For my peace of mind, I’m giving up control of trying to create the perfect experience. Please do not misunderstand me. This is not to say I will naively do whatever the doctor says. I just think that my body does what it is going to do and I don’t have control. I do have control of not being forced to do something I don’t want. But for me, actual control comes from letting go of huge expectations and everything not going according to plan. Really, the only plan I ultimately have is to bring a healthy baby into this world to the best of my abilities and choices.
Image: Calendar with baby shoes via Matthew Benoit/Shutterstock.com
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Friday, October 19th, 2012
When you’re pregnant, people like to ask you questions. Or should I say, people like to tell you your business and their opinions. It just comes with the territory. And yes, “people” does include plenty o’ strangers. I’ve had many a nitty gritty Q&A in the checkout line at the grocery store. Not always by choice, but by lack of an escape route.
The epidural question comes up a lot. I’m happy to share my opinions because, as we’re all aware by now, I have them. But I don’t like to share them only to receive judgment, especially from randoms.
I recently read that pregnant celebrity Amber Rose wants to have a natural birth because she wants “bragging rights!”
I don’t have a problem with wanting to have a baby au naturel, but why is it that bragging rights seem only to be associated with natural childbirth? Carrying a baby, birthing a baby (however you choose to do it), and recovering from a baby are worth bragging rights alone.
With my first, my birth plan was non-existent. It wasn’t that I hadn’t thought about it or didn’t have ideas about how I wanted it to go, I just didn’t know what exactly would happen. I knew the biological process, but not what my body would do. Did I want an epidural? Maybe. I wanted to see how labor felt first. Did I want an episiotomy? Not really, but if I felt it was my best option, I’d be fine with it. I read books, I heard horror stories and beautiful stories and read and researched some more. I read about the risks of home births, water births, hypno-births, hospital births, and even options that did not interest me.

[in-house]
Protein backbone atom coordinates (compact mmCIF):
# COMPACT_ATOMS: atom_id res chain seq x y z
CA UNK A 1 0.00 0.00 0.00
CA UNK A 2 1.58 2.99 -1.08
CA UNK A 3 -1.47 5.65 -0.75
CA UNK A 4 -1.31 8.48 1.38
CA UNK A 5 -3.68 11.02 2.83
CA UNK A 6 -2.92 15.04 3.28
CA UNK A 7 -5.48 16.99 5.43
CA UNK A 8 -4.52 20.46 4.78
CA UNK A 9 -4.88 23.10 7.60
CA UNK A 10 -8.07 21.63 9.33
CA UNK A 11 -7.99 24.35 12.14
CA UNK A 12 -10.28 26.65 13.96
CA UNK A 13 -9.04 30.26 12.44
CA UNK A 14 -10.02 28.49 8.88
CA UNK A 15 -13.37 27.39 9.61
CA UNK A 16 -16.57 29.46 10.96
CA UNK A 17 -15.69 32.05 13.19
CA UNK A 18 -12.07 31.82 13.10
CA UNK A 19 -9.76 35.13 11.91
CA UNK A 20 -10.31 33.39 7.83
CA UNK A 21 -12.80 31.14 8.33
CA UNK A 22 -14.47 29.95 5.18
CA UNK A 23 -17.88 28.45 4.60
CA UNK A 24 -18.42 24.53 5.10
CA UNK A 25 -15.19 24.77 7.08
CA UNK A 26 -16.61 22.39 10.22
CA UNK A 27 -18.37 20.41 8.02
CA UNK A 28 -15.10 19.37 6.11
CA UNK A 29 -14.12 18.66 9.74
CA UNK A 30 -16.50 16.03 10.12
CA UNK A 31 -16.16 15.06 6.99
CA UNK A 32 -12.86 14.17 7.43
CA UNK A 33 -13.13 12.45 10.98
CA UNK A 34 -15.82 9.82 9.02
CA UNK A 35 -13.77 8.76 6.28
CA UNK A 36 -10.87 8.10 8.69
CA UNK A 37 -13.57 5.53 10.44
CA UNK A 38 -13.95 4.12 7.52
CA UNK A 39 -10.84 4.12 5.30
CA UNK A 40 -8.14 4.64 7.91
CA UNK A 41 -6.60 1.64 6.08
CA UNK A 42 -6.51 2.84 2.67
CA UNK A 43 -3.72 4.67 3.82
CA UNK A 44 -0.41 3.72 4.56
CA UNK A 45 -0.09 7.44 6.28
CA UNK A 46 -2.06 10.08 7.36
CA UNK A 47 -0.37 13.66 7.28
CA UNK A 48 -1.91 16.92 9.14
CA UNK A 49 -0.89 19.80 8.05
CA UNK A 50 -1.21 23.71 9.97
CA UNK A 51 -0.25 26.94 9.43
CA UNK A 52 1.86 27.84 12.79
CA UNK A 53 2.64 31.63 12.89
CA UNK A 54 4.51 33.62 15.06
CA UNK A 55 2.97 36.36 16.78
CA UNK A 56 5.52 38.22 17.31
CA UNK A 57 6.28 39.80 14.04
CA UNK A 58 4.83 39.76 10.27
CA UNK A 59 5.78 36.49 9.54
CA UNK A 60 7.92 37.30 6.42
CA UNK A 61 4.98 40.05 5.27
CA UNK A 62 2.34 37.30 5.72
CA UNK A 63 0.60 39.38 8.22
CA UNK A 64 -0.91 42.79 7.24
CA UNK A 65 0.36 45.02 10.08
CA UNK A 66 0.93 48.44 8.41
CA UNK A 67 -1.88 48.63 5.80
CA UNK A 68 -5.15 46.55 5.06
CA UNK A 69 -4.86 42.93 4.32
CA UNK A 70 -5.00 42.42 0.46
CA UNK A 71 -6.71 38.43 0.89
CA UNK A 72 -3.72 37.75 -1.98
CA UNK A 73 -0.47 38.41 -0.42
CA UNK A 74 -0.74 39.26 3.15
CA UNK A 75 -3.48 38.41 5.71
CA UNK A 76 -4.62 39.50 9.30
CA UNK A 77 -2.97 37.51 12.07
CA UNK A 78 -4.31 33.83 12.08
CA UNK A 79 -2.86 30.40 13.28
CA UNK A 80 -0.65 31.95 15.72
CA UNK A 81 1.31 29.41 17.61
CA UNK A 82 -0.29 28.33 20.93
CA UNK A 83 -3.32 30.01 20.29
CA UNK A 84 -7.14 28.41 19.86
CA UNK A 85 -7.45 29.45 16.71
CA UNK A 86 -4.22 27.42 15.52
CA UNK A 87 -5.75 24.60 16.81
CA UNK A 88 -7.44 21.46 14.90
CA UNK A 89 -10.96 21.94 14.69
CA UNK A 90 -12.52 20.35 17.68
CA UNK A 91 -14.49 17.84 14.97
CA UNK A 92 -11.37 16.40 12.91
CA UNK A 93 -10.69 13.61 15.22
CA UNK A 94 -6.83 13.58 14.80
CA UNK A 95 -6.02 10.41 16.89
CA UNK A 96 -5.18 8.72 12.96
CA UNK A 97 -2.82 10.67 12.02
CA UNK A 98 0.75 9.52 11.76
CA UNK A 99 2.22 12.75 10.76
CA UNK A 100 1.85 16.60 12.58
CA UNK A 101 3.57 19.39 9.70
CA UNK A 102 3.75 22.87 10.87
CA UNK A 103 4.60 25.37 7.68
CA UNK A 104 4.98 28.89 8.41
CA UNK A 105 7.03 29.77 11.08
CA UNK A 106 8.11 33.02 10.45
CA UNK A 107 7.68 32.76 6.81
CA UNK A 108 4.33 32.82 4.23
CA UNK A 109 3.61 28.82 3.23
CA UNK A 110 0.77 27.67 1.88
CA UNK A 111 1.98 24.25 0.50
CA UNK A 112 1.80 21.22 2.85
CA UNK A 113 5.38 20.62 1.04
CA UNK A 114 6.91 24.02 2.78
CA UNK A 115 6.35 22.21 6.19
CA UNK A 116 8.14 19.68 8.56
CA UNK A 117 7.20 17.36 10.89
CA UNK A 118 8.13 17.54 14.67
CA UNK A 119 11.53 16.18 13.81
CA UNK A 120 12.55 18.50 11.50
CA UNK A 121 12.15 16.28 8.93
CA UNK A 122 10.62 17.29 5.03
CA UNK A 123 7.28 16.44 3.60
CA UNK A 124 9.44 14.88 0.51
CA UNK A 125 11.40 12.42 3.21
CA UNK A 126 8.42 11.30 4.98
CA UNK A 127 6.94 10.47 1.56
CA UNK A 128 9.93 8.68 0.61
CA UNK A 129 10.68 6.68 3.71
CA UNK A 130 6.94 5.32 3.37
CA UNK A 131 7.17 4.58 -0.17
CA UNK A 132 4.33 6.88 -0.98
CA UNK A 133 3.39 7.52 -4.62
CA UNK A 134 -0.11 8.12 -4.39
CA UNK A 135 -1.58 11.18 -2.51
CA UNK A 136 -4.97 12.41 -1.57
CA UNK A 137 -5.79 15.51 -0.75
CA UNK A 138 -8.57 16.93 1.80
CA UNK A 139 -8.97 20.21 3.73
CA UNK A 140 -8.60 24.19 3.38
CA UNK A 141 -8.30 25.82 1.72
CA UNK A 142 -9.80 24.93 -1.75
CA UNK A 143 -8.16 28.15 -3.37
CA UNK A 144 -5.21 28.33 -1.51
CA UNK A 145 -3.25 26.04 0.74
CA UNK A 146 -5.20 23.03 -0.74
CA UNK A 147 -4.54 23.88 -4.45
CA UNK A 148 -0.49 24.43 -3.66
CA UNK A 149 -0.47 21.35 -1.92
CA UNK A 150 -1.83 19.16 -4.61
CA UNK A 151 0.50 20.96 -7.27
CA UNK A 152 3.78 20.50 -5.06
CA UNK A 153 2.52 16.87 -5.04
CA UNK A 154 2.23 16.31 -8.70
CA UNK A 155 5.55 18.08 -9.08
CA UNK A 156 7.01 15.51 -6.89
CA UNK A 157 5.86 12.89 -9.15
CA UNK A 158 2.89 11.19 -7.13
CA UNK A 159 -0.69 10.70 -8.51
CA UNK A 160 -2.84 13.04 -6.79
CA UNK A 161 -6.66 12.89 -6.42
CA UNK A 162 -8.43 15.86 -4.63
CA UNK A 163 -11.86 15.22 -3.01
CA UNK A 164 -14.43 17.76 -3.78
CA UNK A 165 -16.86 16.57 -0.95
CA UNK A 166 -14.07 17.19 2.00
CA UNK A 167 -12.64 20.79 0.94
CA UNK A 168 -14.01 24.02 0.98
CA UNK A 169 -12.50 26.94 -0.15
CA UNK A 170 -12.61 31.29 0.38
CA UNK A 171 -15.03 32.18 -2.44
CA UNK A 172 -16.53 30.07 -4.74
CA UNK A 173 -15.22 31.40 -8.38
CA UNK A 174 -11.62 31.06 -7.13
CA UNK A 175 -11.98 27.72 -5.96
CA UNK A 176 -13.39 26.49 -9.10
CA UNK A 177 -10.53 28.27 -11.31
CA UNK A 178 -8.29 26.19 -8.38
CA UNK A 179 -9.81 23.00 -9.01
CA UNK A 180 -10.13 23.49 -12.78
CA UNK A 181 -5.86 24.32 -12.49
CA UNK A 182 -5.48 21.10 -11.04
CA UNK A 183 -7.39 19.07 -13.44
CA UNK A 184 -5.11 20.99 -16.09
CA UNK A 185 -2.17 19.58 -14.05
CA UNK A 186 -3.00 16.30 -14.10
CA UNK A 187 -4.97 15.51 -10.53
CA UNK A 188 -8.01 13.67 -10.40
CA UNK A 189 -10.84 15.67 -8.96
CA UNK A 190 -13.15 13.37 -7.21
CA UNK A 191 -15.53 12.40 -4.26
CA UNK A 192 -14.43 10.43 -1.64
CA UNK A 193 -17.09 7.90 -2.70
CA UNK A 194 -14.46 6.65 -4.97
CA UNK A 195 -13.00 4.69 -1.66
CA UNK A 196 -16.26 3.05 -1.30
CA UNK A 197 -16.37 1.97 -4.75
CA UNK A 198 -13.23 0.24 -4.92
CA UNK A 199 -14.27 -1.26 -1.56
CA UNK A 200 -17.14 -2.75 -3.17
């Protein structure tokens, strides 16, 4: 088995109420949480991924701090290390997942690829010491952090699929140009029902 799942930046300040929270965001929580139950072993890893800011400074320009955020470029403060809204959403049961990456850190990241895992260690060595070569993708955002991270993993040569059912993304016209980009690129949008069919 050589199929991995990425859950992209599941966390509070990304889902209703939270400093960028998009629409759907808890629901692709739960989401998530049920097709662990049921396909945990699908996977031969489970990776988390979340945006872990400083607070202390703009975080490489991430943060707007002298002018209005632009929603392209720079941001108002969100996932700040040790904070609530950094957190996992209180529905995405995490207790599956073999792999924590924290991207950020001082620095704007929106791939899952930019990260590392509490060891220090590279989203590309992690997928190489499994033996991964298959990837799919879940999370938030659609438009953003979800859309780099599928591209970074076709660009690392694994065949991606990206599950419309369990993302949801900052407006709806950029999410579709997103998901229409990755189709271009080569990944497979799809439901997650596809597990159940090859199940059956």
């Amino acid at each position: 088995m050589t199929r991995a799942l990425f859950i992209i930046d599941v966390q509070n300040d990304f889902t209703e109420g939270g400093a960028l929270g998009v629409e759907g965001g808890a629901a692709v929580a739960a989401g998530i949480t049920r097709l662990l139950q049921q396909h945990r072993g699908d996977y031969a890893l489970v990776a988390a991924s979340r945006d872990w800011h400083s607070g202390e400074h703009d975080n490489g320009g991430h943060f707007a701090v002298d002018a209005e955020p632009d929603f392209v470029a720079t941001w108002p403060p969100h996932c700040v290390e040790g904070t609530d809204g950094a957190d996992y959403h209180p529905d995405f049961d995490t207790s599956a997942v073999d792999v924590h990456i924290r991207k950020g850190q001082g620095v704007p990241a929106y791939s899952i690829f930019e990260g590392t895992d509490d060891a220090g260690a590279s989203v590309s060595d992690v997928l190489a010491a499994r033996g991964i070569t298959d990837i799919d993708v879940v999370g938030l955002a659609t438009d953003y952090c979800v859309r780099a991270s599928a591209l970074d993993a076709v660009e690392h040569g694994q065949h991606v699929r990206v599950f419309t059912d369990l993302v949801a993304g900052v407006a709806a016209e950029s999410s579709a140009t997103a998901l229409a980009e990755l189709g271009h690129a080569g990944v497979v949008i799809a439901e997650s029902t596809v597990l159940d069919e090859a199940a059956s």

Mainly, I came away feeling frustrated that the birthing process has become so divisive. The word “interventions” in reference to epidurals, pain relief, epistiomities etc., has become stigmatized. It feels like women are told that the beauty and empowerment of birth is only available to those who do it “naturally.” That mentality divides women. The process of conception and giving birth in and of itself is the essence of nature. My first birthing experience felt profound and empowering despite the use of “interventions.”
Also, the word natural is the binary to “unnatural,” a negatively charged word. When did birth become natural vs. unnatural? Why has it become us vs. them?
It does not make someone more or less of a woman depending on how she chooses to birth. Women are uniquely able to experience carrying and ushering life into this world. Personal birthing choices and circumstances do not negate that fact.
I will never forget the source of shame and embarrassment I felt at having to be induced with our first. My shame caused me to tell no one but our parents when we were having the baby. I felt my body had failed me and therefore, I had failed as a woman. Where did those feelings come from? I think they came from the language of birth that bombards women today. The ability to choose how one births is a magnificent right, but not when those choices are judged and cause women to feel they are unfulfilled, inferior, or irresponsible.
Birth is individual. It is hard for some and easy for others. I wish and hope that birth is ideal for every mother. But really, reality makes me wish more that birth is less competitive, less divisive, and less a source of judgement at grocery store check out lines everywhere.